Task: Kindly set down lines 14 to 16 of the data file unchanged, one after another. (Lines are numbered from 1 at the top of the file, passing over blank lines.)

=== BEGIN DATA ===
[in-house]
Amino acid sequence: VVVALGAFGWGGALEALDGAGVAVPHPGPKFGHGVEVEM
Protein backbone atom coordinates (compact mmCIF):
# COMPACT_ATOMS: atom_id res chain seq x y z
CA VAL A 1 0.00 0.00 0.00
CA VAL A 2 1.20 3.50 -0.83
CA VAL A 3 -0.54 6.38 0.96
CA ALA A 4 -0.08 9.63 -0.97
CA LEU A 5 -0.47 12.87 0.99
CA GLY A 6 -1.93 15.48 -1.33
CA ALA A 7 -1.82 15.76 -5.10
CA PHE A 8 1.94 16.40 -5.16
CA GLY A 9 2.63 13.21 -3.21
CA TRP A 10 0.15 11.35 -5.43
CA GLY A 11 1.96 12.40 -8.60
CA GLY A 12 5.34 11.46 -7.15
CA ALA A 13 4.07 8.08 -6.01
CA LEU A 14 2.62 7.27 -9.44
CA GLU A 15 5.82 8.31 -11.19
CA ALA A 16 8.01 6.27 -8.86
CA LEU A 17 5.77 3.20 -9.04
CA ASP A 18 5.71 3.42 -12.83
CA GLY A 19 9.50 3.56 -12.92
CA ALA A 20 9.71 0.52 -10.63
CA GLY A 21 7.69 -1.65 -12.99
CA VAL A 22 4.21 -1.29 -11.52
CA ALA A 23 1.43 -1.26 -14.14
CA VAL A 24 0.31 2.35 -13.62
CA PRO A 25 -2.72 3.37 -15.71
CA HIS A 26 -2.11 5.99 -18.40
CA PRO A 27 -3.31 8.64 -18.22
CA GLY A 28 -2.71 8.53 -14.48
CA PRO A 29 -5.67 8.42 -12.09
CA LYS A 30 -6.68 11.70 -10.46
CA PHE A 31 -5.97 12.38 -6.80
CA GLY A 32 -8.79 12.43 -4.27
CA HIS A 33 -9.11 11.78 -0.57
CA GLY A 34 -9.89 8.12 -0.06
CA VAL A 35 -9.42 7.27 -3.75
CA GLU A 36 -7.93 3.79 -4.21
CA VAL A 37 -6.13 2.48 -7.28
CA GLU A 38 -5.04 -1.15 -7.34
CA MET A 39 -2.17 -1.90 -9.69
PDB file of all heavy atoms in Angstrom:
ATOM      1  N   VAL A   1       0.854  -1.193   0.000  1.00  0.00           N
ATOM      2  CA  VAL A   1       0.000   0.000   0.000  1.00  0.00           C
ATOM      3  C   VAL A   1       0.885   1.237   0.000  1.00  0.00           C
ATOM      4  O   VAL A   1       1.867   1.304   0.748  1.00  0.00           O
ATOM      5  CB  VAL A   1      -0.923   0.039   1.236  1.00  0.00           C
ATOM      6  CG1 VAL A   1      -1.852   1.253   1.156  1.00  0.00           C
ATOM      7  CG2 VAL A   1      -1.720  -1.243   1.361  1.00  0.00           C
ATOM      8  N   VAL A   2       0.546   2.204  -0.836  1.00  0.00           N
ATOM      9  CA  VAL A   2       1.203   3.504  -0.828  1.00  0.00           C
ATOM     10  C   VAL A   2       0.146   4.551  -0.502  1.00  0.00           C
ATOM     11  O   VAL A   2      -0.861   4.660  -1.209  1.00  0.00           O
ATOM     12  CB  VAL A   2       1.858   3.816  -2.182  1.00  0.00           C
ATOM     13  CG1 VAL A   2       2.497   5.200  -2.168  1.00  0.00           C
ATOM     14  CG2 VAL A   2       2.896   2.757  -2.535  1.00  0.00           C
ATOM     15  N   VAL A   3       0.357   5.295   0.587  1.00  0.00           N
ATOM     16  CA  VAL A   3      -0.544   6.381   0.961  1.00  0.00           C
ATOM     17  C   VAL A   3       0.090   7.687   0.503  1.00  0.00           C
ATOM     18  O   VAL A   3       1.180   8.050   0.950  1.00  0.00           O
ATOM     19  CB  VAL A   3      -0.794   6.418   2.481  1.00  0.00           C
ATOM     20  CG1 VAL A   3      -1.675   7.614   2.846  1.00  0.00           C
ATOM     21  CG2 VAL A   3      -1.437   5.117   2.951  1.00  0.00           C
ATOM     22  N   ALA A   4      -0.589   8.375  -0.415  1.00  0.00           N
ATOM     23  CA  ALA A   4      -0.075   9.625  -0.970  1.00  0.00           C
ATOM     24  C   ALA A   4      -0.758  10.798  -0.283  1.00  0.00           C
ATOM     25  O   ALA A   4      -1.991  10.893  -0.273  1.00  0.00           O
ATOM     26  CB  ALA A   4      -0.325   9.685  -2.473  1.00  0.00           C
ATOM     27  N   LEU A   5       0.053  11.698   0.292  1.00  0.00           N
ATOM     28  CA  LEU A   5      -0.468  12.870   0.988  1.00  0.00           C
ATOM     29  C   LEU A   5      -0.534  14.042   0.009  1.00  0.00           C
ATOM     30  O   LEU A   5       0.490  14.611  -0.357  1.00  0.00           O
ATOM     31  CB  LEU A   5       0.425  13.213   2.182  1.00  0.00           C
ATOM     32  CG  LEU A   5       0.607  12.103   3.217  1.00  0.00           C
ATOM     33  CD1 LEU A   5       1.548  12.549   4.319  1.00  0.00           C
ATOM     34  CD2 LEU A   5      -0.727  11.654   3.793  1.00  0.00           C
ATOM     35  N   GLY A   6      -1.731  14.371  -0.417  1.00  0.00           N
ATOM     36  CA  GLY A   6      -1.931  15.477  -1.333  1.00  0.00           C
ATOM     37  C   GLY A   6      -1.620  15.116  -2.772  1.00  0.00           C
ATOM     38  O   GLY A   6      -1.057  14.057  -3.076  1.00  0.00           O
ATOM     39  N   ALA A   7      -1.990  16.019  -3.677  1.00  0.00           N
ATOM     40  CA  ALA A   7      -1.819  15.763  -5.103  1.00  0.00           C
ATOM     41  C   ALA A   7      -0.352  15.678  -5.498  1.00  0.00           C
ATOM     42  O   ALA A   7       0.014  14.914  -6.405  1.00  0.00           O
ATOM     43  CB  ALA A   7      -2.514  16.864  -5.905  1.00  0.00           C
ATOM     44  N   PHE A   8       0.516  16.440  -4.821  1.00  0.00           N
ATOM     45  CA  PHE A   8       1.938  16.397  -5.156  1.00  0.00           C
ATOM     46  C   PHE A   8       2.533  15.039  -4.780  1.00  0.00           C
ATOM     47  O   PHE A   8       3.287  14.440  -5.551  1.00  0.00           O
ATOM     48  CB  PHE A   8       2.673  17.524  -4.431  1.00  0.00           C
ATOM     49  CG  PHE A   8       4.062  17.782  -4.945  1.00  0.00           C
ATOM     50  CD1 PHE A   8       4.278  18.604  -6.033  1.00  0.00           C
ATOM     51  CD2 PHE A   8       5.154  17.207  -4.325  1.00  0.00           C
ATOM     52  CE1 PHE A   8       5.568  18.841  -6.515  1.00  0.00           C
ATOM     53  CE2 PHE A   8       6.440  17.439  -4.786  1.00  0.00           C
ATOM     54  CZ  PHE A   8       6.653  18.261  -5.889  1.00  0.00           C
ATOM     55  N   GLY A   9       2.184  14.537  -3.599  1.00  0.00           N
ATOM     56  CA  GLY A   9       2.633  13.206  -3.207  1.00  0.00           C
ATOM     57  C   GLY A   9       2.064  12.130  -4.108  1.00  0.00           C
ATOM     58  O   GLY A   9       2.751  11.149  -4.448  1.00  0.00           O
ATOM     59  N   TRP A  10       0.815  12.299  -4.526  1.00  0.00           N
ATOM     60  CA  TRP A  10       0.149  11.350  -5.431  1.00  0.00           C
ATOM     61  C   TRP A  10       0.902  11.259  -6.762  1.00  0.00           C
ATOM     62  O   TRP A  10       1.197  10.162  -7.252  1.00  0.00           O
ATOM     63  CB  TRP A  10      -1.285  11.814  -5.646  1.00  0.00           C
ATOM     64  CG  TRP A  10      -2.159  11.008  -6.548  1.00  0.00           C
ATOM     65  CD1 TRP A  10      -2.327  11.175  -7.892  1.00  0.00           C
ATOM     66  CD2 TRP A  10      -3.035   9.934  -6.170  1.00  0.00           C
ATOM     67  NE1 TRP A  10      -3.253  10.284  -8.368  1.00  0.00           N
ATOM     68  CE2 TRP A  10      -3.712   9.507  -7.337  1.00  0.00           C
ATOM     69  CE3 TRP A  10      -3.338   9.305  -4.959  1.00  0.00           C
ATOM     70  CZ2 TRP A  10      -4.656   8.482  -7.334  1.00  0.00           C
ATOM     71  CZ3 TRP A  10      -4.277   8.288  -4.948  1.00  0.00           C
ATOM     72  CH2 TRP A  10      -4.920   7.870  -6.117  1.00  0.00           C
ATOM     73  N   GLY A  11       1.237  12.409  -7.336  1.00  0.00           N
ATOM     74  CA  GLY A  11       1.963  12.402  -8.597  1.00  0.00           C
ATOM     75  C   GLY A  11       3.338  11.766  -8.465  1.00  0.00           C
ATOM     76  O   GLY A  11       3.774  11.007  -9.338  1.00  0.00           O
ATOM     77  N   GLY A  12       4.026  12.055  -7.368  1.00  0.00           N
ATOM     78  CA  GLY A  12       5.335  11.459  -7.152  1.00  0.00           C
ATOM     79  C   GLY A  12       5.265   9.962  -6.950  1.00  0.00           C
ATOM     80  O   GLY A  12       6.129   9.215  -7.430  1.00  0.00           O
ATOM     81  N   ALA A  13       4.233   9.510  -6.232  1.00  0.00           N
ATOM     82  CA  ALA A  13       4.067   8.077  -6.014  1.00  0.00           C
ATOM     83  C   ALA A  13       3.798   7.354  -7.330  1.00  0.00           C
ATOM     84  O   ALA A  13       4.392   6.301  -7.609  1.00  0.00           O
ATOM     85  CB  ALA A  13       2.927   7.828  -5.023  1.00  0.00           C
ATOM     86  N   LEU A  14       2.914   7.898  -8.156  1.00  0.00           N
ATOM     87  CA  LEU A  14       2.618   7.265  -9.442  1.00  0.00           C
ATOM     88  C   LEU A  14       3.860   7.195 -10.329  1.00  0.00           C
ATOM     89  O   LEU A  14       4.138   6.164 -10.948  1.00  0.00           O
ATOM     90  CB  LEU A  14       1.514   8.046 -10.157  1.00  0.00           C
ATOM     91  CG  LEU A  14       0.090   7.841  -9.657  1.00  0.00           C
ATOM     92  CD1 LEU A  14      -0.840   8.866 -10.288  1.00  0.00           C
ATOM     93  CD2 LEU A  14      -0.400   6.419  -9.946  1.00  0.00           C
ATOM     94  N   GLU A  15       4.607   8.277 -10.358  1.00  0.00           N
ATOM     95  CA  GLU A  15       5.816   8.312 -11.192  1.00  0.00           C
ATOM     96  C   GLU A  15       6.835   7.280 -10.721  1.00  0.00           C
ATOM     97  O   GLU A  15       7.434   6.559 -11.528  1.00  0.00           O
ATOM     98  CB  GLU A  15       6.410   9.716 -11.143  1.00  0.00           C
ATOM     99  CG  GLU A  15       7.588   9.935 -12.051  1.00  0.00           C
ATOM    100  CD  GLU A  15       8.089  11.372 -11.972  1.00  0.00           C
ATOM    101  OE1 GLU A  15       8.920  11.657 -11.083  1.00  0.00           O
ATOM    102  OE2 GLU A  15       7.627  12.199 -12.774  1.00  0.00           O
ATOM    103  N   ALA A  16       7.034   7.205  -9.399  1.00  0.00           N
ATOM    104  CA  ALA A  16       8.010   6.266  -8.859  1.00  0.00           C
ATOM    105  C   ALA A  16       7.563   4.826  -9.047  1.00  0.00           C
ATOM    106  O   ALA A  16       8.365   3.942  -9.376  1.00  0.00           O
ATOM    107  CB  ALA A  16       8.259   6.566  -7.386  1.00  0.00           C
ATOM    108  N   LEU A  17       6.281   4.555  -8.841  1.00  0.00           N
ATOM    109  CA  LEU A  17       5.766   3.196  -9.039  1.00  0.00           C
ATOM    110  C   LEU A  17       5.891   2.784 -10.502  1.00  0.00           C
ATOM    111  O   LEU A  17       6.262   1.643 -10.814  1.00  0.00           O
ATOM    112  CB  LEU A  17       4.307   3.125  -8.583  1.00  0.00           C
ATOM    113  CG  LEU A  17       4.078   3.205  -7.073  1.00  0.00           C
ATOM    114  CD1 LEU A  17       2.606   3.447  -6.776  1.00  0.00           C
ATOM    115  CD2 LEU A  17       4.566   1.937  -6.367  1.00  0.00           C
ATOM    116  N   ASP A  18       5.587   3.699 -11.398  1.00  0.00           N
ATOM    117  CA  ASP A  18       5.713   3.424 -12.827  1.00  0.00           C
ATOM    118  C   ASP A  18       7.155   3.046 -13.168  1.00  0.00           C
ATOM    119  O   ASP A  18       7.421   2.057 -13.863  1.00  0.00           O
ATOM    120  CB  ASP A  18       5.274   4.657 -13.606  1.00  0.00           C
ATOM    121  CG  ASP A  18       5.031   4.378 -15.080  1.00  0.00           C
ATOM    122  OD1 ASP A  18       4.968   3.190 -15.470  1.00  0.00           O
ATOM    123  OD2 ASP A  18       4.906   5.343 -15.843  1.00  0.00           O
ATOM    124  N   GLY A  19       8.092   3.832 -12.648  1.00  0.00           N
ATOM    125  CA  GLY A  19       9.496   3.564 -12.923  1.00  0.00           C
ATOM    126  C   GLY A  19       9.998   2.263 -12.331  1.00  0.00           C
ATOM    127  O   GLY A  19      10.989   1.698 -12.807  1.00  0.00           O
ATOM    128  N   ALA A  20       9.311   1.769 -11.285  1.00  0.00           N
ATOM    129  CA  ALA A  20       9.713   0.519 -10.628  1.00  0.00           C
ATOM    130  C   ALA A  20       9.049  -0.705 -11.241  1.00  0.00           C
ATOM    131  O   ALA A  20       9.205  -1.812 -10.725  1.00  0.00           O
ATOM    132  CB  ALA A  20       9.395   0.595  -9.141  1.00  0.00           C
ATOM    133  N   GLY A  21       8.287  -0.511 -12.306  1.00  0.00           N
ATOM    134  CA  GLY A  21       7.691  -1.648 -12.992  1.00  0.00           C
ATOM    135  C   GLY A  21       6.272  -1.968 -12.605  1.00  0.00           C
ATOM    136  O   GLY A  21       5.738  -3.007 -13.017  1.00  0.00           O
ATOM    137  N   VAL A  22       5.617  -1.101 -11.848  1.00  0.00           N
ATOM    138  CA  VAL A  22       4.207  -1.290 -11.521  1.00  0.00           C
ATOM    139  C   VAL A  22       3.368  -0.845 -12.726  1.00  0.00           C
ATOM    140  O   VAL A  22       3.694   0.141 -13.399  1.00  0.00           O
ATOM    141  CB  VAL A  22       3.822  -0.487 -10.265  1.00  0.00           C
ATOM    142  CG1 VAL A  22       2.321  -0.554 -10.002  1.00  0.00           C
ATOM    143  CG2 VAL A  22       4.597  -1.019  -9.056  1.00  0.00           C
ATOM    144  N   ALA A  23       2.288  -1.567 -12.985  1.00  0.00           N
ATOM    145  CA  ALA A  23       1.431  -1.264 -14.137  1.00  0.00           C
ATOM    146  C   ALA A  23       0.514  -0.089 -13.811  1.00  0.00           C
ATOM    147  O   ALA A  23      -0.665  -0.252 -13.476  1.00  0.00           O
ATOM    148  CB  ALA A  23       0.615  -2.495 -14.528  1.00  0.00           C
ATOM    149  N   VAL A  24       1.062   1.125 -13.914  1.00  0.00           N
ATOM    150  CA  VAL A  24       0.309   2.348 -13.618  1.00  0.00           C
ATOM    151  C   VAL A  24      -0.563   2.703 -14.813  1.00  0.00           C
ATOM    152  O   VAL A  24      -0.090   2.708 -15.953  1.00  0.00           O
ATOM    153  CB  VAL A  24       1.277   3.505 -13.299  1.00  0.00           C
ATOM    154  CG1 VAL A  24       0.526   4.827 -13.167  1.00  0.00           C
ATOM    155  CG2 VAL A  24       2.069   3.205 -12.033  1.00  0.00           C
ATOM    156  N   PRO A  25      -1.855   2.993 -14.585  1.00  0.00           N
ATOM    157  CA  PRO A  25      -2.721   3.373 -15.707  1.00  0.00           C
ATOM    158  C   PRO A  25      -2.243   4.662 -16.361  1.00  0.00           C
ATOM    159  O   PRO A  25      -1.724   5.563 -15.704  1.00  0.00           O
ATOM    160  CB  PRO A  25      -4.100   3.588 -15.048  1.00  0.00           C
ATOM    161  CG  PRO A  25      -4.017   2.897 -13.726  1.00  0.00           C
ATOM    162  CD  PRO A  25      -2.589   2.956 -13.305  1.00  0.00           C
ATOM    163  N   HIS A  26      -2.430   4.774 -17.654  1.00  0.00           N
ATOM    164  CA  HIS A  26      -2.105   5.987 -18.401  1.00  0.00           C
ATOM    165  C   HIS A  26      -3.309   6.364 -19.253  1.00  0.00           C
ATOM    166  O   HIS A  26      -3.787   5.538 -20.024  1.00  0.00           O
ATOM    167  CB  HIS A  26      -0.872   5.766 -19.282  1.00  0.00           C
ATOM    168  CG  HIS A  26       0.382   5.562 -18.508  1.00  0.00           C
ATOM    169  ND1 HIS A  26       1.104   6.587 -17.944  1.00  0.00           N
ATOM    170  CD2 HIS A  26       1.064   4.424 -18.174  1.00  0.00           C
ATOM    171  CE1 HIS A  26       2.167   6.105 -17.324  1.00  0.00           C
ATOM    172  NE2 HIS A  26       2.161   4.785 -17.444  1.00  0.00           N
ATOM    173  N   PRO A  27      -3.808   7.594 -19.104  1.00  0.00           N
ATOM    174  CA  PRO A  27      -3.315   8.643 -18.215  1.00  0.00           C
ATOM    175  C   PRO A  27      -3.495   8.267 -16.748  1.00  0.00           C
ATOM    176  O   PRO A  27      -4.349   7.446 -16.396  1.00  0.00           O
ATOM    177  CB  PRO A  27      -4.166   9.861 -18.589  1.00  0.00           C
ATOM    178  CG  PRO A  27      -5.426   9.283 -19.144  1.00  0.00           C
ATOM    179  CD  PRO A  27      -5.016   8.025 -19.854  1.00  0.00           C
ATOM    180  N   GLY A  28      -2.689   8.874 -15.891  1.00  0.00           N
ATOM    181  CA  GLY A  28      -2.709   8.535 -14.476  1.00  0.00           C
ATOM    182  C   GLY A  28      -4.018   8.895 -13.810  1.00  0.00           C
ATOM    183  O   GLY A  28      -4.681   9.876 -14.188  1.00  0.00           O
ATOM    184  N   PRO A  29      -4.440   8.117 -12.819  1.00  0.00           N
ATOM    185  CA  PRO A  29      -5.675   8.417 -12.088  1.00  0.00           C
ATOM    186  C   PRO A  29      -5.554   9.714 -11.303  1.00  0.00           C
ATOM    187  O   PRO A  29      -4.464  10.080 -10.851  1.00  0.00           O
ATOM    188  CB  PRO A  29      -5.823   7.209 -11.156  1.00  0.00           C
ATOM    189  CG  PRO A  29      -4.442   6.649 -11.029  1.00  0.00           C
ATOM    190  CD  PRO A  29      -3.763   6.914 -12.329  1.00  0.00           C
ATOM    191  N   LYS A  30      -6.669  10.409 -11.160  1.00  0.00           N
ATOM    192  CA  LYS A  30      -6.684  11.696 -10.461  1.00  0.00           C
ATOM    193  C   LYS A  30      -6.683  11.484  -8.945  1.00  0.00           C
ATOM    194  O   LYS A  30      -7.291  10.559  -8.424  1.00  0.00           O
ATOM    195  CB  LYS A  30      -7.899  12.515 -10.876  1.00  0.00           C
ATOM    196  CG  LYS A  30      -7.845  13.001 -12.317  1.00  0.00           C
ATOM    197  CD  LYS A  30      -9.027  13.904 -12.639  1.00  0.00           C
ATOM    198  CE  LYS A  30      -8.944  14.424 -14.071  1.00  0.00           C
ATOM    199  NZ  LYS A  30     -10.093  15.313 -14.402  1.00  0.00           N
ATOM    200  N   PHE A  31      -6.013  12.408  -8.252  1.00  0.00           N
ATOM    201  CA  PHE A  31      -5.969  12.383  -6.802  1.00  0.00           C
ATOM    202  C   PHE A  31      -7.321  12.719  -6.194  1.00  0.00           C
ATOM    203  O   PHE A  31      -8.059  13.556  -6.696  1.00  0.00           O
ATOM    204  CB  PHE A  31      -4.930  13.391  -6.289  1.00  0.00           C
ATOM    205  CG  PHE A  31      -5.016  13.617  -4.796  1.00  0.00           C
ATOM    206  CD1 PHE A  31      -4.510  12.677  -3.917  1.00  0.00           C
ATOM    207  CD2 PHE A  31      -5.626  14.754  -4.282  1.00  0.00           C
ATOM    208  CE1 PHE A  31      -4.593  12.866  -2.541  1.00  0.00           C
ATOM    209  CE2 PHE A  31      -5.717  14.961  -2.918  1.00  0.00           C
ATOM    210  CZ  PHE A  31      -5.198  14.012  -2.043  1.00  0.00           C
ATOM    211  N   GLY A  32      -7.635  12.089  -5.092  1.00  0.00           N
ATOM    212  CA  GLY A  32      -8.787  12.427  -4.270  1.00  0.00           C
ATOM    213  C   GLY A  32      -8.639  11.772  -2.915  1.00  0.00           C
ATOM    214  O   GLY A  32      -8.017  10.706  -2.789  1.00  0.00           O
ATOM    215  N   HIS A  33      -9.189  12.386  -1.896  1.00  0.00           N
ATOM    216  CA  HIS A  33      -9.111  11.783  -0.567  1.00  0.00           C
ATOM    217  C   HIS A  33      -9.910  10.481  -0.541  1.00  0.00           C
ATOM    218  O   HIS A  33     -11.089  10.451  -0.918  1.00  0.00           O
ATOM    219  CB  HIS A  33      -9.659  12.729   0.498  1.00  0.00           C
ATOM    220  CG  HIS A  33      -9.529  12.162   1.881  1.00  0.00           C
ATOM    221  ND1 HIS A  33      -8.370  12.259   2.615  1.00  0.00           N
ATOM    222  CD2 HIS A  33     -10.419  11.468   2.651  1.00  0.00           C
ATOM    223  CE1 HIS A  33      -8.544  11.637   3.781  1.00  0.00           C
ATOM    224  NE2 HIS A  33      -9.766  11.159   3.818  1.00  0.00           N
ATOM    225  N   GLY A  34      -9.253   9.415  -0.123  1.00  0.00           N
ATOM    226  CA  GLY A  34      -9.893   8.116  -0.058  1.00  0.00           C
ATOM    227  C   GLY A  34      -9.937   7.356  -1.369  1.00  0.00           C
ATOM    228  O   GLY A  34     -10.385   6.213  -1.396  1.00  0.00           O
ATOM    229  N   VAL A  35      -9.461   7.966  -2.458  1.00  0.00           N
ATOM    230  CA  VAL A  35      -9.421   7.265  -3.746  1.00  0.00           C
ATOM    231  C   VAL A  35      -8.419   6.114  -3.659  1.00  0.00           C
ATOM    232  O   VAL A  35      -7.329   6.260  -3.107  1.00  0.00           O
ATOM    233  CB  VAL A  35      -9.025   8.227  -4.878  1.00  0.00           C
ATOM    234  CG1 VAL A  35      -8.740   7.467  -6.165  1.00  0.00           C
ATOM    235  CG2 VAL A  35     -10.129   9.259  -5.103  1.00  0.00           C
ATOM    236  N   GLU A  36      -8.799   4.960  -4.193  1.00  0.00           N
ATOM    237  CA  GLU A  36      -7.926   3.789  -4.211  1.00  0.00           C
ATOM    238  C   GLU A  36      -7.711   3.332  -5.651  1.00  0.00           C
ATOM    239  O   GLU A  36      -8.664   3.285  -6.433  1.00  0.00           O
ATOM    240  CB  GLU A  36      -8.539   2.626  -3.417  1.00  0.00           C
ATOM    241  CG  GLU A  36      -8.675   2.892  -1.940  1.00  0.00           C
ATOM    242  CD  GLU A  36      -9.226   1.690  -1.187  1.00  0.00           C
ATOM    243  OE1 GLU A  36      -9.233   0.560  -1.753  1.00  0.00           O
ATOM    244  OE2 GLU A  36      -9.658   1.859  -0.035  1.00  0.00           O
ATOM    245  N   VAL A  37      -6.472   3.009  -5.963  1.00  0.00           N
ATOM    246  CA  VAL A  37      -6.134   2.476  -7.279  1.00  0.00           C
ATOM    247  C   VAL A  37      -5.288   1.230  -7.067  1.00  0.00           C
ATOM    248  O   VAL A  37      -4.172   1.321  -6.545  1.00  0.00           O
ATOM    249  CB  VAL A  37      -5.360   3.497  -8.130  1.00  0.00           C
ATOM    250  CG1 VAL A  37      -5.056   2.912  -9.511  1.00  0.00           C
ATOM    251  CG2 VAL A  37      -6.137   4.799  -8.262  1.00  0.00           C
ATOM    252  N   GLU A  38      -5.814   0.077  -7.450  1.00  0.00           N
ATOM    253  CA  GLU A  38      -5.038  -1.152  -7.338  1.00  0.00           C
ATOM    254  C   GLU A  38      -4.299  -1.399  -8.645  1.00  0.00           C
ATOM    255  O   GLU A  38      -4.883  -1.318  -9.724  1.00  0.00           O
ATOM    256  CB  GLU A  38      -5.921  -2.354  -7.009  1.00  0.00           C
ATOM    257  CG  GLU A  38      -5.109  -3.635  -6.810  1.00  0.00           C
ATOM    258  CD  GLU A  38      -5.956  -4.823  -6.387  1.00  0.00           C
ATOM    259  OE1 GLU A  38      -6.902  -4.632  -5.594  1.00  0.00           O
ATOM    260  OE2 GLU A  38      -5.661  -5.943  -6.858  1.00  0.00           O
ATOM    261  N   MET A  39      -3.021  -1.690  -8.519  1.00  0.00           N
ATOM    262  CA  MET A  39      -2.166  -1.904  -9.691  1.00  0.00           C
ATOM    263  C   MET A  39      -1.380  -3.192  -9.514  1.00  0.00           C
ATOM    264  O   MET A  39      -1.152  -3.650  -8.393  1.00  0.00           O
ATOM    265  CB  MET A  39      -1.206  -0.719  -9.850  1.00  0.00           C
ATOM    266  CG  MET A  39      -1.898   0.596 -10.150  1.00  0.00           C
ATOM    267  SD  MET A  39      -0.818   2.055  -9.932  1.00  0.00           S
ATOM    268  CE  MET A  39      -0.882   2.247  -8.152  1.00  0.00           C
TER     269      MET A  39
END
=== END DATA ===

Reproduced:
CA TRP A 10 0.15 11.35 -5.43
CA GLY A 11 1.96 12.40 -8.60
CA GLY A 12 5.34 11.46 -7.15